Like A Love Story by Abdi Nazemian is a beautiful and brutal love letter to what it meant to be a gay teen in the 1980s. The book tells passionately the ecstasy of first love, the discovery of one’s own identity, the fear of illness, and the rage and activism in the face of systemic injustice and indifference. The story was addictive, heartbreaking, and full of hope all at once.
But what is Like a Love Stoy, exactly?
It starts with Reza. Reza is an Iranian immigrant from Toronto by way of Tehran. He and his mother move to New York to settle in with their new stepfamily. Along with all these changes, he knows that he’s gay and he struggles against it. It’s 19899 and all he can see in his future is informed by images of sickness and death brought on by the AIDs crisis in the news. He fears death and is sure that being true to himself will kill him.
Upon entering his new school he befriends Judy, an aspiring fashion designer. When she meets Reza, she’s head over heels for him. Art is Judy’s best friend and the only openly gay person in the school. Reza is both entranced and fearful of his feelings towards him.
Both Judy and Art are involved in the local ACT UP organization headed by Judy’s uncle, Stephan. They both look up to him and anxious of the remaining time they have with him since he’s slowly succumbing to AIDs.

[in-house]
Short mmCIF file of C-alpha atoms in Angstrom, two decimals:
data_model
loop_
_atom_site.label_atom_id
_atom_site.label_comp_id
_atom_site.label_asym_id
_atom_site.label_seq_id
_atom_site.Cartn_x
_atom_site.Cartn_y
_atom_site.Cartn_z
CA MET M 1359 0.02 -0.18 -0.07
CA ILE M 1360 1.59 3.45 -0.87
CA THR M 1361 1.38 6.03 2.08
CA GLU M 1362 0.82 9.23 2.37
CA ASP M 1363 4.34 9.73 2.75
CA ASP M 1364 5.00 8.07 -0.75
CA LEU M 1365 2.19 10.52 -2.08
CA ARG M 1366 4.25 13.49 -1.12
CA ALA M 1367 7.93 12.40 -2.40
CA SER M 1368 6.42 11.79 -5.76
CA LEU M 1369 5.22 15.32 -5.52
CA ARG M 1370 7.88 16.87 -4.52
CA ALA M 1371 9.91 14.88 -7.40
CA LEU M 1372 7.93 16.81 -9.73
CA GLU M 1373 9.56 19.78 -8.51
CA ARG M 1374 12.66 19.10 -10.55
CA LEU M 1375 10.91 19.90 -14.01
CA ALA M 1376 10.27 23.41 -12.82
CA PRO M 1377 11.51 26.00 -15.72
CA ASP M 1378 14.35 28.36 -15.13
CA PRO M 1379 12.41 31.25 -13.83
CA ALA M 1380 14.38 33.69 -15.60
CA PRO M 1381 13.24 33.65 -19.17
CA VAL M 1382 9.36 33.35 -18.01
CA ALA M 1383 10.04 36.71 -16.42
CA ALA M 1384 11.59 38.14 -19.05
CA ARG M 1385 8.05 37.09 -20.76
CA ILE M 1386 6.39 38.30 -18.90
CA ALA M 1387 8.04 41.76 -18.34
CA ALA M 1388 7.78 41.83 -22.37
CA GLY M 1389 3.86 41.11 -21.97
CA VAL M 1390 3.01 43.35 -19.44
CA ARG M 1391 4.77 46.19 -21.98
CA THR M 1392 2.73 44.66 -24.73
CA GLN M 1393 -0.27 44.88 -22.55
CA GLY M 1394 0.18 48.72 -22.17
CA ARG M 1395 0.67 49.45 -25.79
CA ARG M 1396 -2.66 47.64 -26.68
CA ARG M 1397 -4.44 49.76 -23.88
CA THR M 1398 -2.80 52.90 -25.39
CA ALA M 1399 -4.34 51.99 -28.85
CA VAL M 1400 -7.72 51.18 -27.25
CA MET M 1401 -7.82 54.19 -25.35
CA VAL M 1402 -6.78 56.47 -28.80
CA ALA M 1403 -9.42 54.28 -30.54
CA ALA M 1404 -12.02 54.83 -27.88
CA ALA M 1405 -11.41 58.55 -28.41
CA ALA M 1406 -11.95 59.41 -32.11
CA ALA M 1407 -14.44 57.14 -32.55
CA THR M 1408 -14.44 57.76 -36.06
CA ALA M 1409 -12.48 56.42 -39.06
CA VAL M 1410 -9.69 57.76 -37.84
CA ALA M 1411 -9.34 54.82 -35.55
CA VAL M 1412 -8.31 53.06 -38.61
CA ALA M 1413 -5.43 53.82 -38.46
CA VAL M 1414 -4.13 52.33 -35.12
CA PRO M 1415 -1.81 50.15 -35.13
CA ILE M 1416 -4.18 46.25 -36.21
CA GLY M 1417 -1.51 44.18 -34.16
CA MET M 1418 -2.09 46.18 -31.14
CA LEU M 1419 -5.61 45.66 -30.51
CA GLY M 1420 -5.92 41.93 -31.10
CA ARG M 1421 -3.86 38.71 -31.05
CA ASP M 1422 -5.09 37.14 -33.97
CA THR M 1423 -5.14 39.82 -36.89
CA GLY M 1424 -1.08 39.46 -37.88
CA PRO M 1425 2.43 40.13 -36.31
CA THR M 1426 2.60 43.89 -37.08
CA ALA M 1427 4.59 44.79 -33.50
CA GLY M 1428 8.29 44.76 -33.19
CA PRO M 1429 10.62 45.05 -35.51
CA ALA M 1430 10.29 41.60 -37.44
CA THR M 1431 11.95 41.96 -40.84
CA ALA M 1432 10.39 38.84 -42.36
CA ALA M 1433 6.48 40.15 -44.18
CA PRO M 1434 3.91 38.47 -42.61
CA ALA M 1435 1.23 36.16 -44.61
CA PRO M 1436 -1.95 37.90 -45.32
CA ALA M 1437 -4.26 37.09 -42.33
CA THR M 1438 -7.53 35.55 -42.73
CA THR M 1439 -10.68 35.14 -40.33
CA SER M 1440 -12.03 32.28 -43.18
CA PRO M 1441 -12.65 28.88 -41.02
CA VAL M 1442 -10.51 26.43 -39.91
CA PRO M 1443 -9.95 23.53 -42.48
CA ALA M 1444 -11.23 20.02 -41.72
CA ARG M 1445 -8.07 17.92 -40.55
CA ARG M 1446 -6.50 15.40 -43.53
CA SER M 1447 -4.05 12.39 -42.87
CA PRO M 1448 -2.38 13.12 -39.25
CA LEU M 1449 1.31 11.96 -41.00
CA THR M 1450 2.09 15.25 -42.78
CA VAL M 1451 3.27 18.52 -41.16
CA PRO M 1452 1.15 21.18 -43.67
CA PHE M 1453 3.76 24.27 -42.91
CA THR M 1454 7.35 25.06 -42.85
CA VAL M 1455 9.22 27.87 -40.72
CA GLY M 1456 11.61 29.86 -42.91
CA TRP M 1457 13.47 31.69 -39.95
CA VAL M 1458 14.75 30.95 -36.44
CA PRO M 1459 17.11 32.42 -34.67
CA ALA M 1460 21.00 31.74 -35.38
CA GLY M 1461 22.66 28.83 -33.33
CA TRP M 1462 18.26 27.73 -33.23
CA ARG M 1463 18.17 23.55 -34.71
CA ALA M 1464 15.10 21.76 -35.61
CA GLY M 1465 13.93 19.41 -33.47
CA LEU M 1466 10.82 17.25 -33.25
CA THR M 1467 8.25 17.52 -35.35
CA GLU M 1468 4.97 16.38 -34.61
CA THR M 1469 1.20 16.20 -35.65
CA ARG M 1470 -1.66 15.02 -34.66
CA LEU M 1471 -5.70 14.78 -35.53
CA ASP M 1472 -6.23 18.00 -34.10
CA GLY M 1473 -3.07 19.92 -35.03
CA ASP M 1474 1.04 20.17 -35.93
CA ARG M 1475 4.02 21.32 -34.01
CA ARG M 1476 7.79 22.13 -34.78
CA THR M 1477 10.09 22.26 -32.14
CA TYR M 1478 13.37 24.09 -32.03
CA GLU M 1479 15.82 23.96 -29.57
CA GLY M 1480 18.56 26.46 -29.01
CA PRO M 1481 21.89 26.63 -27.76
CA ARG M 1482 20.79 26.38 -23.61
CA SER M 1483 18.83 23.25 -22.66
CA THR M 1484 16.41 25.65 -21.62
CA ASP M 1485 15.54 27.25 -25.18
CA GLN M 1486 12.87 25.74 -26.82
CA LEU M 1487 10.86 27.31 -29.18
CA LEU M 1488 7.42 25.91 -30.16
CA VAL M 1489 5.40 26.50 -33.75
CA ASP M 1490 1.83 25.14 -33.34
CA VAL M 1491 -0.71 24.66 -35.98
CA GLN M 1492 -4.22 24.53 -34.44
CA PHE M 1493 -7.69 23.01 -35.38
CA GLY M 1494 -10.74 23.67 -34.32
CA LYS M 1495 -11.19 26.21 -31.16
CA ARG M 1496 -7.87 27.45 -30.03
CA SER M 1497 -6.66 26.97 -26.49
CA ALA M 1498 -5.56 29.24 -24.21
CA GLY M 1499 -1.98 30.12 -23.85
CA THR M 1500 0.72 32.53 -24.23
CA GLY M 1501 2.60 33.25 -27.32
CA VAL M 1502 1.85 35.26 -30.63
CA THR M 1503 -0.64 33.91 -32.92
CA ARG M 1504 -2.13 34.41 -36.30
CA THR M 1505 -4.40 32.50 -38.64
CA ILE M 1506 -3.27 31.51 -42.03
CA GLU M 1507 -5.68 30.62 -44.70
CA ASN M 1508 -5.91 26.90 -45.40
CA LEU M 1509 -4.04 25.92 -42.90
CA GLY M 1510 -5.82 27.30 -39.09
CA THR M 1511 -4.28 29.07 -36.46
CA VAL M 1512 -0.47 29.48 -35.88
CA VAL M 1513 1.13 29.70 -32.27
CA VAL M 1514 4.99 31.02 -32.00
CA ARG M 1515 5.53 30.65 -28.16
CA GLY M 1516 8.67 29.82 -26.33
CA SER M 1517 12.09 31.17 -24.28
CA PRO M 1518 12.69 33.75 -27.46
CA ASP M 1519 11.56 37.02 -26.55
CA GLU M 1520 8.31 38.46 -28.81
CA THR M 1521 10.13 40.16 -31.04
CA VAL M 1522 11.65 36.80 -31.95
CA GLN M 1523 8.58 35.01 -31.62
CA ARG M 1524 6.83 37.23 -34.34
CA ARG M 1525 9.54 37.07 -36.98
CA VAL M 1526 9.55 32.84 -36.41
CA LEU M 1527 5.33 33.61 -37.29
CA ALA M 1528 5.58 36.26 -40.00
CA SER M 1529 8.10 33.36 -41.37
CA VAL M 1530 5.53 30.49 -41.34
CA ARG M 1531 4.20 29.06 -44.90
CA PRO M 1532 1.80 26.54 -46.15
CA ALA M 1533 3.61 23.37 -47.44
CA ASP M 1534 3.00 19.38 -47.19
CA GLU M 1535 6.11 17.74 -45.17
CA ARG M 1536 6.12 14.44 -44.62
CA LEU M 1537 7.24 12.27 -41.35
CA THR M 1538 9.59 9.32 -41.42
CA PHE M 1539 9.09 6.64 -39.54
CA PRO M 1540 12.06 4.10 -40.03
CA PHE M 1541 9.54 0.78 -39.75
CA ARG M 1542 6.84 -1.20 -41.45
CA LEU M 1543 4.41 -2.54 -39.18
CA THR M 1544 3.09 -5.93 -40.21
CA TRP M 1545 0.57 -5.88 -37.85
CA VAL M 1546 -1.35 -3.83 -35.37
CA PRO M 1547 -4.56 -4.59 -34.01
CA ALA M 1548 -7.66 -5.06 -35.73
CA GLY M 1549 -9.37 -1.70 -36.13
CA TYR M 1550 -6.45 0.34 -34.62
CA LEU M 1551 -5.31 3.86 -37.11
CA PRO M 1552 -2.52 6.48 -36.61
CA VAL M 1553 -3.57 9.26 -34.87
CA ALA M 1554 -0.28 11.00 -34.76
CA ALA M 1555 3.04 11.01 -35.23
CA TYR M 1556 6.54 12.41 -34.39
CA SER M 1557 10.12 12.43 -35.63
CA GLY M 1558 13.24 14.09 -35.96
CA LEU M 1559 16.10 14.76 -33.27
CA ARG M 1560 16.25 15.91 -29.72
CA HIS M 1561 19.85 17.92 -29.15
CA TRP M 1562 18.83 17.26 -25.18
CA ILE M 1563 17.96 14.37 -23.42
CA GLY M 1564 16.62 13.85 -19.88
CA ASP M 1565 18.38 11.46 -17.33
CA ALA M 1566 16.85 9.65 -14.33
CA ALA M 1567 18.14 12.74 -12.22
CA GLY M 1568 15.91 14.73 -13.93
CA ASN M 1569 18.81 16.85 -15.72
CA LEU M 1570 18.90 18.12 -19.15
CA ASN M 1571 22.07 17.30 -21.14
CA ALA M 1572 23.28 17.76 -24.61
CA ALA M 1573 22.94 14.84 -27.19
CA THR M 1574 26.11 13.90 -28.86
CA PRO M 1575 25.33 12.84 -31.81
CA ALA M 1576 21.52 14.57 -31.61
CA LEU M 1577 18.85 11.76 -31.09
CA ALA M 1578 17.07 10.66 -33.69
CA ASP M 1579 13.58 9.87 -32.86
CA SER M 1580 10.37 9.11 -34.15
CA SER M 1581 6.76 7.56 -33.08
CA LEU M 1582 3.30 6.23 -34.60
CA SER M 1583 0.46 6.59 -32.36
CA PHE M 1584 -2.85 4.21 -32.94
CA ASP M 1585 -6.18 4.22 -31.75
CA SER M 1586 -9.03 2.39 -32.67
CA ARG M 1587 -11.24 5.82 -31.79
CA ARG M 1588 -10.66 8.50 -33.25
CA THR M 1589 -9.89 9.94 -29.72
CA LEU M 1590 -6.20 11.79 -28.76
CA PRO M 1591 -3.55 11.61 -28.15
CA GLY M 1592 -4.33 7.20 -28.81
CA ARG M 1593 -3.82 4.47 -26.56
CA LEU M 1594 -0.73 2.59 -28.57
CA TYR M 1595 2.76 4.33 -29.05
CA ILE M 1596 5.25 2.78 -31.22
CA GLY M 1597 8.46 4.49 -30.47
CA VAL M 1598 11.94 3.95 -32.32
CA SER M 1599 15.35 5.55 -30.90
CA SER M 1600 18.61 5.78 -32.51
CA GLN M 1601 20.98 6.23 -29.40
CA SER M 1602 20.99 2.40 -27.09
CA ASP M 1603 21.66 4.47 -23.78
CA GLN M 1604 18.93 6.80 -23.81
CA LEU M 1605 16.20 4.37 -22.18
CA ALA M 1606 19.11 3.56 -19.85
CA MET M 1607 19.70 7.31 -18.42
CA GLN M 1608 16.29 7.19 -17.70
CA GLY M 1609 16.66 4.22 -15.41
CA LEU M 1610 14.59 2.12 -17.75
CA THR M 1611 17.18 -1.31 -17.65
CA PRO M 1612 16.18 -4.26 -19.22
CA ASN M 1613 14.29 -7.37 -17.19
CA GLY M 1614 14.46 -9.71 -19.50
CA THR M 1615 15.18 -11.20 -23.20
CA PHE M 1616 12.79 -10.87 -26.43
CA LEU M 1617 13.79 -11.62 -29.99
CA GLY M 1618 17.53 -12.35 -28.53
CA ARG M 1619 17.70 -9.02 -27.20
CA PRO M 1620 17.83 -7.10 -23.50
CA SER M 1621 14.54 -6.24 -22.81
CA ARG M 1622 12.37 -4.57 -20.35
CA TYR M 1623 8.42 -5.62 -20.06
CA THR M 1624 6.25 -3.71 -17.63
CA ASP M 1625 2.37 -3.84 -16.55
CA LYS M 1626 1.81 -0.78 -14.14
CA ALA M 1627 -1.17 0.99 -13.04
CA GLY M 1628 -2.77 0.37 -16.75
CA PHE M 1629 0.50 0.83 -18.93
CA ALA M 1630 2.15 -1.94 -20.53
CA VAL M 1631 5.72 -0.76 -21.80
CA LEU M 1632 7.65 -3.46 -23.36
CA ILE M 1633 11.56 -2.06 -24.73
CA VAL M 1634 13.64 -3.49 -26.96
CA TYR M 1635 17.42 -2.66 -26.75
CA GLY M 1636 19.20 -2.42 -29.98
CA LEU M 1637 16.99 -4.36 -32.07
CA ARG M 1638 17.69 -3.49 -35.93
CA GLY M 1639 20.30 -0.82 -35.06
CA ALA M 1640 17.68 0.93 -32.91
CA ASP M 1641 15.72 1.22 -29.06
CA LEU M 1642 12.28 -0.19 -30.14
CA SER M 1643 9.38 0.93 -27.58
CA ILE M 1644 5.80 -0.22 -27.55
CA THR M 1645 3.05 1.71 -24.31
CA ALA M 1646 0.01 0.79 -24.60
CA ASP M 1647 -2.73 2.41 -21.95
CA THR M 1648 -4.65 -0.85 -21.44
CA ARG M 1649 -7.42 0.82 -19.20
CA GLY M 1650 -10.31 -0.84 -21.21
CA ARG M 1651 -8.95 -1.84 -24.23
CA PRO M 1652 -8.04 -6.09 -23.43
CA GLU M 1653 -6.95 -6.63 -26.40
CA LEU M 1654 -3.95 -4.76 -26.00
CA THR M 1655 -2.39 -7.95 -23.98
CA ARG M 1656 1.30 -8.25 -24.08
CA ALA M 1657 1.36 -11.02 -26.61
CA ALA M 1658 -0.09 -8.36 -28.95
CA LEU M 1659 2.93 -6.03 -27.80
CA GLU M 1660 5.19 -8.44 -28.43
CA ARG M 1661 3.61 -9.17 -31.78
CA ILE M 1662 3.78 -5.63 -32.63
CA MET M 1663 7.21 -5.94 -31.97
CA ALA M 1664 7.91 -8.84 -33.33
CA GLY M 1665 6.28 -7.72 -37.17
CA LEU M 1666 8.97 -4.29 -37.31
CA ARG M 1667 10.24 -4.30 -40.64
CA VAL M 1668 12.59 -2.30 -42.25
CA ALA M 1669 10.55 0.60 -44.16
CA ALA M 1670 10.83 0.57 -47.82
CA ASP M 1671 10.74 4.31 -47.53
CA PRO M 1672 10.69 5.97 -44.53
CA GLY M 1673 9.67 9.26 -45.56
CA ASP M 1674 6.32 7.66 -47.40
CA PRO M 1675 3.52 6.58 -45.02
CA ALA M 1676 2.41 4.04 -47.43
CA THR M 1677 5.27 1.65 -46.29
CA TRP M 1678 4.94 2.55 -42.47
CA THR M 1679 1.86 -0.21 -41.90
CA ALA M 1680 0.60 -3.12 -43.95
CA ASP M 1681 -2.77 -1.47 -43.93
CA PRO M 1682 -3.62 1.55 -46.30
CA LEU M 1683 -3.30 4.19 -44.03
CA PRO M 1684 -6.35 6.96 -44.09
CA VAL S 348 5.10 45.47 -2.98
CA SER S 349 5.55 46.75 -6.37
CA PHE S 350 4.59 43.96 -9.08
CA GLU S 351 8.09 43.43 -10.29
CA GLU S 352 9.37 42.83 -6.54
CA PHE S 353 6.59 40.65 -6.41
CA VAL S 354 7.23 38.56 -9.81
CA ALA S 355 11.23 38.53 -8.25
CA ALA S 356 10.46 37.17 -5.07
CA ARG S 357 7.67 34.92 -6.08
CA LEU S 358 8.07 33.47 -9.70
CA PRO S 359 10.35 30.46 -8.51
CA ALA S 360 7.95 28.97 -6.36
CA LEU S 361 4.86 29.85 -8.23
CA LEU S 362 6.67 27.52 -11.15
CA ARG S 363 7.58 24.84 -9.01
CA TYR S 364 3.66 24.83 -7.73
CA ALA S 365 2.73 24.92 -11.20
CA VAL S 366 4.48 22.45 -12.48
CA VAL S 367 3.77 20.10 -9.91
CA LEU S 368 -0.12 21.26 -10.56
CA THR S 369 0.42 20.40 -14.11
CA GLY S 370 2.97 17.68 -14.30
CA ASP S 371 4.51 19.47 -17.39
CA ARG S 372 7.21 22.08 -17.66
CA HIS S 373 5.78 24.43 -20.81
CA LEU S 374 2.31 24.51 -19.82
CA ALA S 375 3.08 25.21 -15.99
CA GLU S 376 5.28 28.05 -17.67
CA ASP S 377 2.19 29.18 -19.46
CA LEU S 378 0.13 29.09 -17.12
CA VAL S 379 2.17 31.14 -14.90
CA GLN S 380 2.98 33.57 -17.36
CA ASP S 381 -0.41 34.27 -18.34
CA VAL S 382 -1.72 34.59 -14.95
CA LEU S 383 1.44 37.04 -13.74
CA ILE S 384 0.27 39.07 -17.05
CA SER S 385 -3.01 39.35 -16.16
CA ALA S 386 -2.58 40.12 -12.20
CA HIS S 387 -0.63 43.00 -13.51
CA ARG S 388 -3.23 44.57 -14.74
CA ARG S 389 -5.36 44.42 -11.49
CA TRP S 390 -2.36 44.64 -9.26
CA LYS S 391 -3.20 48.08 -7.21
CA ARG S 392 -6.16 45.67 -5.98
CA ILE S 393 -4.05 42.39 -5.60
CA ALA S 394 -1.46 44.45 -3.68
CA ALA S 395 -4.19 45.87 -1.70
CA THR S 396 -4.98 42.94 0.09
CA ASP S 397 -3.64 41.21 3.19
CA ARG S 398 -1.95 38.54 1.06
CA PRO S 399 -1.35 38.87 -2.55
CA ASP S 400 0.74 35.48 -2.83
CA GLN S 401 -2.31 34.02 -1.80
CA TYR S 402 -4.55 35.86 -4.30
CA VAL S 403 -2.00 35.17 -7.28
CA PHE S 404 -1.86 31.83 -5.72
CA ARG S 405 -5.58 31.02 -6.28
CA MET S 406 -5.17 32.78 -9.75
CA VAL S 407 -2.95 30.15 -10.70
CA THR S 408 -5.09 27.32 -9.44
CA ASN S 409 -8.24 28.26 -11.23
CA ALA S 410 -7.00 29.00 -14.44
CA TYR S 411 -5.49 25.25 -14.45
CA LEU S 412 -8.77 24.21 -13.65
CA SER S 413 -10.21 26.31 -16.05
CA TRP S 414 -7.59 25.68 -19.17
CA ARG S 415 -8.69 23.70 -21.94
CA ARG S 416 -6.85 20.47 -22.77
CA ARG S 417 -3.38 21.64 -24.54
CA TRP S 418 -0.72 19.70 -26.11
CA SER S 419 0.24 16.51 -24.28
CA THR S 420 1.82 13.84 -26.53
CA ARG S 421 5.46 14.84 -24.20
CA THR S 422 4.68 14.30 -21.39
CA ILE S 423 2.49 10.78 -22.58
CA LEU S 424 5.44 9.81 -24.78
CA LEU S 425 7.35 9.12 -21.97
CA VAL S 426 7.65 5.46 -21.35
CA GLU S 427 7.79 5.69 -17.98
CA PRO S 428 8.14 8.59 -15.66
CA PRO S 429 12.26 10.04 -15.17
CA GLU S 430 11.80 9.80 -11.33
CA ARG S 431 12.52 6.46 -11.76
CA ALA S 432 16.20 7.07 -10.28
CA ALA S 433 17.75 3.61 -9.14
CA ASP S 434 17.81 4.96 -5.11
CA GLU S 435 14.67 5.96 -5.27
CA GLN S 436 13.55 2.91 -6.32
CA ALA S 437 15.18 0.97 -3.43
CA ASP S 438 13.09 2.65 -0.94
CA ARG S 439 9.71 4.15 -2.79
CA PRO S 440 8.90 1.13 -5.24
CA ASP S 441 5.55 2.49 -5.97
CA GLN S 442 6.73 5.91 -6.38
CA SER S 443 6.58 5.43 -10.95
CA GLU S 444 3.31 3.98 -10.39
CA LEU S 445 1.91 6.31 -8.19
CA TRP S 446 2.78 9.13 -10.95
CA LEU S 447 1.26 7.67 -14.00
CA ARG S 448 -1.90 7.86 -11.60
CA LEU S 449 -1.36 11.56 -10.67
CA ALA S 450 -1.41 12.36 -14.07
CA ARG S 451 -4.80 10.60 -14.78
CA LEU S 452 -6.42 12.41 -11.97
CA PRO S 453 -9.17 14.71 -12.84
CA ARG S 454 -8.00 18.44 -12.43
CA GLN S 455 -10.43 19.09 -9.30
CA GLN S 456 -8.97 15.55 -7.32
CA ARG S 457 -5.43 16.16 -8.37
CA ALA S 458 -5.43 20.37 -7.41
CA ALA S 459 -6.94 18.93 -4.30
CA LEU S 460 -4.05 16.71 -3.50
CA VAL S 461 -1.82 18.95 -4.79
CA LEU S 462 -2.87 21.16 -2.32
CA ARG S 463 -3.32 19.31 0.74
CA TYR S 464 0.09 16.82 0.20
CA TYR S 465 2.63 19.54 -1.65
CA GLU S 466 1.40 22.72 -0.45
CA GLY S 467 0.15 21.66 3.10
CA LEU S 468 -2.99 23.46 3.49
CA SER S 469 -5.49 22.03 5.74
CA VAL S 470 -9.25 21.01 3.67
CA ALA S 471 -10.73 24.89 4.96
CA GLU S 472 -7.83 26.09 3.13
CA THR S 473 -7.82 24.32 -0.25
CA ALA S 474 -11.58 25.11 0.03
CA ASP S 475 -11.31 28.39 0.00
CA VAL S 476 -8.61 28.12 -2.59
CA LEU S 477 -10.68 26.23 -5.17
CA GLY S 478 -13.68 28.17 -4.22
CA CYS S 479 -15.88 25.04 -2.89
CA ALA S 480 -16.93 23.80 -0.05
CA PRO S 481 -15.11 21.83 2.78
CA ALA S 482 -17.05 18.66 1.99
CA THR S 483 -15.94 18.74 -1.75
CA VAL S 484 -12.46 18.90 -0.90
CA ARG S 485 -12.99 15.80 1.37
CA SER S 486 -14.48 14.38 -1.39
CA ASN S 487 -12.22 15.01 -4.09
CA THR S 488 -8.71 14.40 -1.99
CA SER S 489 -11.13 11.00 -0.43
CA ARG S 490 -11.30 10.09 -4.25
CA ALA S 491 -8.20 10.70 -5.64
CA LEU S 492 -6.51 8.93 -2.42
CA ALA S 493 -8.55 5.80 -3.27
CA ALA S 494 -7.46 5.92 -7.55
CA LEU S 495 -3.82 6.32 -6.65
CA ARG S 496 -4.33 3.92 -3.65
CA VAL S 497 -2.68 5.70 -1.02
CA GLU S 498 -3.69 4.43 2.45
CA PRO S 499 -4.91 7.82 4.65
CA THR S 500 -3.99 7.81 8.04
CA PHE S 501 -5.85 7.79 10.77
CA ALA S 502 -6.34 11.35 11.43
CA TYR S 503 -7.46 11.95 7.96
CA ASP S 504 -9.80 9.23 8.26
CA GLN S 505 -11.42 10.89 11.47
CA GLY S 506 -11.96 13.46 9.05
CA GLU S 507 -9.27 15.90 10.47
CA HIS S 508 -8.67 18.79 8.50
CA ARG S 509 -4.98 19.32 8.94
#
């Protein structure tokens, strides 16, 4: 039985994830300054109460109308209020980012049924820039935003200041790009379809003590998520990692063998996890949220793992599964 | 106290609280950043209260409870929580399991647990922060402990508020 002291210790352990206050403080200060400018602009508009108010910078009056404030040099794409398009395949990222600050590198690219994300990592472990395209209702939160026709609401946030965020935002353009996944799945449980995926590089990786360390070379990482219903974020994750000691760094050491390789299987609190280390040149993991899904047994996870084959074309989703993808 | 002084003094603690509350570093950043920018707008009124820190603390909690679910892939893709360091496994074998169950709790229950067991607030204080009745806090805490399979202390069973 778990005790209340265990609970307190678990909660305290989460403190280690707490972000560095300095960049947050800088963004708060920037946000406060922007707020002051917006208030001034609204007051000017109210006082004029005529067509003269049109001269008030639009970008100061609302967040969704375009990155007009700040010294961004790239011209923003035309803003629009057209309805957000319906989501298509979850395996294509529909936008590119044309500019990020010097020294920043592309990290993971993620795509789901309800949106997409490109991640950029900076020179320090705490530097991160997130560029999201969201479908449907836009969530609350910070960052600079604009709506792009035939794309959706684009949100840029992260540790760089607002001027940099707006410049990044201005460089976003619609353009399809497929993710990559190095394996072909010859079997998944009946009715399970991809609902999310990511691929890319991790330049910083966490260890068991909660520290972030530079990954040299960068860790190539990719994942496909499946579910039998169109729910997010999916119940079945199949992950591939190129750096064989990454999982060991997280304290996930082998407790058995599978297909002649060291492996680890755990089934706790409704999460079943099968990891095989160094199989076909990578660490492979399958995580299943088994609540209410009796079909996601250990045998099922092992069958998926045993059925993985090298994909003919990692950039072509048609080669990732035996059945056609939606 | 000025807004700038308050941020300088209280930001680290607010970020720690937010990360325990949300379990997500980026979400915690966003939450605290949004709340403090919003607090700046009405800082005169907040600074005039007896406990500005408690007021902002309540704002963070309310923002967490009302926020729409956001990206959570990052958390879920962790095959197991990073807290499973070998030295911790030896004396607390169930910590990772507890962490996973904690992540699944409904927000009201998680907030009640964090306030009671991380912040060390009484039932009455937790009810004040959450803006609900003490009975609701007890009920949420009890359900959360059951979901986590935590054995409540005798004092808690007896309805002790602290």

There are a lot of layers in this book. The narrative itself alternates between Reza’s, Judy’s and Art’s point of view. There’s an intimacy to their experience conveyed through the prose. This makes certain points in the narrative visceral and uncomfortable. You feel keenly the emotions of each of these characters and I would argue that that’s where the beating heart of this story rests. The rawness I often felt sat with me in a very good way.
With that said, it’s an admittingly heavy read. Dark parts of recent history are discussed and shown in all their ugliness. Not just AIDs itself but the indifference shown by the public and the powers that be. The characters in one way or another confront this ugliness but even here, there are signs of cautious hope. It’s a history that needs to be seen. Not just the disease itself but the struggle to bring awareness. It shined a light on an organization that I was only aware of vaguely and has inspired me to look deeper into the history.
I personally think this is a must-read not just for people who’d like a thoughtful teen romance but readers looking for an inspiring story about identity and a history lesson in LGBTQA activism. It’s for these reasons and more that I loved this book.
Where You Can Find the Book
Or your local library! Hey, that’s where I found my copy 🙂